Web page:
Where Homer Made a Home
SHOWCASE – August 2012
by Rebecca Falzano | Photography Trent Bell
Next month, the Portland Museum of Art will complete its epic, six-year restoration of Winslow Homer’s studio on Prouts Neck, and with it, unveil one of the most significant sites in American art history
Winslow Homer was 47 when he moved to Maine, to his family’s property in Prouts Neck on a rocky edge of the Atlantic. The year was 1883, and the painter had already made quite the name for himself as an artist. He took up residence in the family carriage house, which was remodeled for him into a studio by architect John Calvin Stevens. Among the renovations, Homer had some requests: add a balcony overlooking the sea from which he could sit and watch the waves, move the building 100 feet away from his family’s house, and change the front door to the back. Homer made no apologies about seeking solitude. And in the years that followed in that green clapboard studio by the sea, he created his masterpieces.
Homer might have sought seclusion in Prouts Neck, but he was never alone. At the time of his death, eight hotels stood in the area. One of them—the Checkley—is reported to have brought him lunch on the days he waved his “lunch flag” signaling his order. On the days he didn’t want company—particularly from “rusticators” looking for a tour—he hung a sign warning of “Snakes, Snakes, and Mice.” And so the painter lived a dual life, that of a solitary artist seeking quiet inspiration by the sea, and that of a man with a sense of humor who was as much a hermit as a member of bustling resort community. Homer lived in Maine well into the winter some years (he had a fireplace, and to be sure, plenty of rum), spending his days painting, of course, and hunting and fishing. He stayed there until his death, forgoing residence in a larger, more extravagant house down the road that John Calvin Stevens also designed for him. Perhaps Homer’s time in Maine is best summed up in a letter he wrote his brother Charles in 1895: “The life I have chosen gives me hours of enjoyment for the balance of my life. The sun will not rise, or set, without my notice, and thanks.”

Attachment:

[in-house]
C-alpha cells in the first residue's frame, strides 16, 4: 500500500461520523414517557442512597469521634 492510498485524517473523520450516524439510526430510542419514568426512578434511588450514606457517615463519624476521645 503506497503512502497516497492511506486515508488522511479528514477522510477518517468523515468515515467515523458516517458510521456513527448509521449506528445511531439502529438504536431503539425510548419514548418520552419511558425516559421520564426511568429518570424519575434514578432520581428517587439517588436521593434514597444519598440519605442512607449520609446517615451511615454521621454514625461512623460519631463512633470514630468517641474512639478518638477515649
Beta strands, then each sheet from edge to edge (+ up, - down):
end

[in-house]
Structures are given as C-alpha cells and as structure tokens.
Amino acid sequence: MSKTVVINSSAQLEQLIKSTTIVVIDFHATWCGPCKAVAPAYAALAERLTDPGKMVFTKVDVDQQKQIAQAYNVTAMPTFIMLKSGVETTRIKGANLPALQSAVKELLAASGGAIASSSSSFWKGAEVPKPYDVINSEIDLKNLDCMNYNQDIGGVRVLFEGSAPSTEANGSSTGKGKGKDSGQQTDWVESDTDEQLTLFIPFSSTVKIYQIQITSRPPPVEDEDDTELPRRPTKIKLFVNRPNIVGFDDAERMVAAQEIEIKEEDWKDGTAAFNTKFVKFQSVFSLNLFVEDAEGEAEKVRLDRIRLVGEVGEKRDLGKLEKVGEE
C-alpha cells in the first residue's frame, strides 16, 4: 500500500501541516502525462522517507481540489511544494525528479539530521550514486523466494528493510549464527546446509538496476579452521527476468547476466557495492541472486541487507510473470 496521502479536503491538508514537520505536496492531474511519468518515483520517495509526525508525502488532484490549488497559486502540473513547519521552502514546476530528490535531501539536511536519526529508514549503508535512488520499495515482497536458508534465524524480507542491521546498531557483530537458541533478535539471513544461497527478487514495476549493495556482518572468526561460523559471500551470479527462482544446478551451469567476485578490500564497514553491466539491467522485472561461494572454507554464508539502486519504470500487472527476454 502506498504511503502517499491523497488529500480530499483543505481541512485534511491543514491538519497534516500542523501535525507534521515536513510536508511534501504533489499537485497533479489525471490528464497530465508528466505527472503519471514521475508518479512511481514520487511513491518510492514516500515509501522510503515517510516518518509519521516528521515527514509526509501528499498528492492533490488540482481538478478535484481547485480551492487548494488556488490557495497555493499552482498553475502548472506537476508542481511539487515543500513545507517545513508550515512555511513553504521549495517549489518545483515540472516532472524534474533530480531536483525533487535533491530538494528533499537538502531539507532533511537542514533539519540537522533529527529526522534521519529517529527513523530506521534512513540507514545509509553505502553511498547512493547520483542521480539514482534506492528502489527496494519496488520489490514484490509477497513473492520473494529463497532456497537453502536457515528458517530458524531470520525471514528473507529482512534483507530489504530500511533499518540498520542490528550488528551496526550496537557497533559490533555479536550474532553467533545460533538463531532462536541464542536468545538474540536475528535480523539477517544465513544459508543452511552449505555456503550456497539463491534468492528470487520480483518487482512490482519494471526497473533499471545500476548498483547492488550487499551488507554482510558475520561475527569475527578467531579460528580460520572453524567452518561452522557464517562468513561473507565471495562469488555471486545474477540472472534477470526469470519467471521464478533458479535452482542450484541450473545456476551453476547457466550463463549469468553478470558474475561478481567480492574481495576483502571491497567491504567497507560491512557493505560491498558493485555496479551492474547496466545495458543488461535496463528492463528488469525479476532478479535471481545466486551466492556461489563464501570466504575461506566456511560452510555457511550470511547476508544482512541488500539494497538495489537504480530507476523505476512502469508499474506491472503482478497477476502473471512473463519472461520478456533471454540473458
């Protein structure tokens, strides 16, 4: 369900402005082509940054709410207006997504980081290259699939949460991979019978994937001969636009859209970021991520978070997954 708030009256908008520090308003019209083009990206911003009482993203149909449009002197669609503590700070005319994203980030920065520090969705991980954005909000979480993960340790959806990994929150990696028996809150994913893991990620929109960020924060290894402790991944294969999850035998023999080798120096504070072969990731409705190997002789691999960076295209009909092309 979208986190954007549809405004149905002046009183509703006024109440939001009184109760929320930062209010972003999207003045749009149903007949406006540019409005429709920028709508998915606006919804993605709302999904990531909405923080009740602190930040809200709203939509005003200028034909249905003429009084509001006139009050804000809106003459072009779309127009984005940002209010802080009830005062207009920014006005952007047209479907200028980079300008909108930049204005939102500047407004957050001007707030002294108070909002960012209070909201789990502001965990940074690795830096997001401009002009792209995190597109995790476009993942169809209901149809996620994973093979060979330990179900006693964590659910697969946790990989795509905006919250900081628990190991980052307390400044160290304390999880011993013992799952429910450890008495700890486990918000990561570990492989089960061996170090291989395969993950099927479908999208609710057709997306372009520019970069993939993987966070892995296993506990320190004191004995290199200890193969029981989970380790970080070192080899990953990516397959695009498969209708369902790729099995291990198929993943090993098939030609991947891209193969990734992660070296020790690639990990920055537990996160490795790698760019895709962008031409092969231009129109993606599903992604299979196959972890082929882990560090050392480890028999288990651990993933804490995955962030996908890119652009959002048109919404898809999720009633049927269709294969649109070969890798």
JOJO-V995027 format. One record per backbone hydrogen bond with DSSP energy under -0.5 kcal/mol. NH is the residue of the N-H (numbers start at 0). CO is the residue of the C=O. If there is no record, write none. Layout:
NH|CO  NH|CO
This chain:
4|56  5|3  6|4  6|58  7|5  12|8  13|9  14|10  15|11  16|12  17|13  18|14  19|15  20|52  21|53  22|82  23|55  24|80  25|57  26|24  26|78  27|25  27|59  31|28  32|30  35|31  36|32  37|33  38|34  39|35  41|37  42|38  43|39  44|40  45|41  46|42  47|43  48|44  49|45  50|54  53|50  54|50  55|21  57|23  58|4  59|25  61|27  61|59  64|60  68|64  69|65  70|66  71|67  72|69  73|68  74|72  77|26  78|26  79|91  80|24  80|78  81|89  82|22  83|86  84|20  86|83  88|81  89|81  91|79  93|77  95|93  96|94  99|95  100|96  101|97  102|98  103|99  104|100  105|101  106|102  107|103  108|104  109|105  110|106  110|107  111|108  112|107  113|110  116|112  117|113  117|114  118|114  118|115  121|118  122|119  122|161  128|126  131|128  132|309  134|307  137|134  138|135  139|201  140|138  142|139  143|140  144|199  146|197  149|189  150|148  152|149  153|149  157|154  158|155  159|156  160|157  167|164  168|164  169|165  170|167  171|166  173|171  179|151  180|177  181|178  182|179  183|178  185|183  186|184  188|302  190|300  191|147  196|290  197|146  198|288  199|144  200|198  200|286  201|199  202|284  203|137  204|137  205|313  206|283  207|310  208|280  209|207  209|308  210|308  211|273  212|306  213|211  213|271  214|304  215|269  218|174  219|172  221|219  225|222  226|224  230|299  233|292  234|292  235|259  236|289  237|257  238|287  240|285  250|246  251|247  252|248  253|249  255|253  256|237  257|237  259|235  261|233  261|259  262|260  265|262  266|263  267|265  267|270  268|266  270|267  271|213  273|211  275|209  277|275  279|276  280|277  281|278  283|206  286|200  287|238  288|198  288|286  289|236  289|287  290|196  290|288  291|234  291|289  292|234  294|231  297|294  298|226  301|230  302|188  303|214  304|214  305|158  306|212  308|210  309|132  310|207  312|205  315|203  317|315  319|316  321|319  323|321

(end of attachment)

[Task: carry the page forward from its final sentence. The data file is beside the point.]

After Homer’s death in 1910, the studio was passed on to his descendants, and in the 1960s, it was named a National Historic Landmark. Looking to preserve Homer’s legacy and save the structure from disrepair, in 2006, the Portland Museum of Art purchased the studio from the family and undertook a six-year, multi-million dollar restoration. With the help of construction manager Marc Truant & Associates and historic preservation specialists Mills Whitaker Architects, the PMA performed a faithful restoration, and in the process, uncovered surprise after surprise. Archeological digs turned up treasures like Homer’s paintbrushes, pipes, and a pile of clamshells below the floorboards. Also uncovered were Homer’s etchings on the windowpanes—his name and initials, and on the walls, quotes and lists in his own handwriting. Each discovery required careful analysis, of course, lest some modern-day lumber markings be mistaken for something of historical value.
After much anticipation, in September he Museum will open the doors of the newly restored studio to the public for visits. In the meantime, MH+D is excited to share a first glimpse on these pages.
Two related exhibitions at the PMA will coincide with the opening of Winslow Homer’s studio:
Weatherbeaten: Winslow Homer and Maine
September 22-December 30, 2012
Comprised of more than 35 major oils and watercolors painted during Homer’s years in the studio, this exhibition will feature works from museums throughout the country including the Art Institute of Chicago, the Smithsonian American Art Museum, Washington, D.C., and The Sterling and Francine Clark Art Institute, Williamstown, Massachusetts.
Between Past and Present: The Homer Studio Photographic Project
October 6, 2012-February 17, 2013
This exhibition will focus on contemporary photography made with a variety of historic processes available during Homer’s lifetime—from tintypes to platinum prints, cyanotypes to gum bichromate prints. Photographers include Abelardo Morell (camera obscura), Keliy Anderson-Staley (wet-plate collodion), Brenton Hamilton (cyanotype and gum bichromate), Tillman Crane (platinum prints), and Alan Vlach (salted paper prints). Images of the studio will include architectural studies, views of the landscape, interior scenes, and still-life subjects of the few objects that survive from Homer’s day.
FOR MORE INFORMATION AND FOR TICKET RESERVATIONS, VISIT PORTLANDMUSEUM.ORG.